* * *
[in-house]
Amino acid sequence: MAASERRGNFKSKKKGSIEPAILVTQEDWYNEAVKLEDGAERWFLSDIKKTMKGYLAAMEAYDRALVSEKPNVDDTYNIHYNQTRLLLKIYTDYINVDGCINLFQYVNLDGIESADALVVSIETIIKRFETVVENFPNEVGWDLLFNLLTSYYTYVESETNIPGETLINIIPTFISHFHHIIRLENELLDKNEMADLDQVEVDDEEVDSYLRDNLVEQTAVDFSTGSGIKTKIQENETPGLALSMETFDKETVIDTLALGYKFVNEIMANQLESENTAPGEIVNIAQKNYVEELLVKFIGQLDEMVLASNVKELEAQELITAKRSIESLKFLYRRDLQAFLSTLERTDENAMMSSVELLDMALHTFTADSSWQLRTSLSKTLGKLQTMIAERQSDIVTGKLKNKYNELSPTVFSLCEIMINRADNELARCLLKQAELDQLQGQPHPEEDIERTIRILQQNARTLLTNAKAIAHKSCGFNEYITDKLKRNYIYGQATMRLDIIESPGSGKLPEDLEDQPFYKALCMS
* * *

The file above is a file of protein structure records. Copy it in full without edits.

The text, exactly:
[in-house]
Amino acid sequence: MAASERRGNFKSKKKGSIEPAILVTQEDWYNEAVKLEDGAERWFLSDIKKTMKGYLAAMEAYDRALVSEKPNVDDTYNIHYNQTRLLLKIYTDYINVDGCINLFQYVNLDGIESADALVVSIETIIKRFETVVENFPNEVGWDLLFNLLTSYYTYVESETNIPGETLINIIPTFISHFHHIIRLENELLDKNEMADLDQVEVDDEEVDSYLRDNLVEQTAVDFSTGSGIKTKIQENETPGLALSMETFDKETVIDTLALGYKFVNEIMANQLESENTAPGEIVNIAQKNYVEELLVKFIGQLDEMVLASNVKELEAQELITAKRSIESLKFLYRRDLQAFLSTLERTDENAMMSSVELLDMALHTFTADSSWQLRTSLSKTLGKLQTMIAERQSDIVTGKLKNKYNELSPTVFSLCEIMINRADNELARCLLKQAELDQLQGQPHPEEDIERTIRILQQNARTLLTNAKAIAHKSCGFNEYITDKLKRNYIYGQATMRLDIIESPGSGKLPEDLEDQPFYKALCMS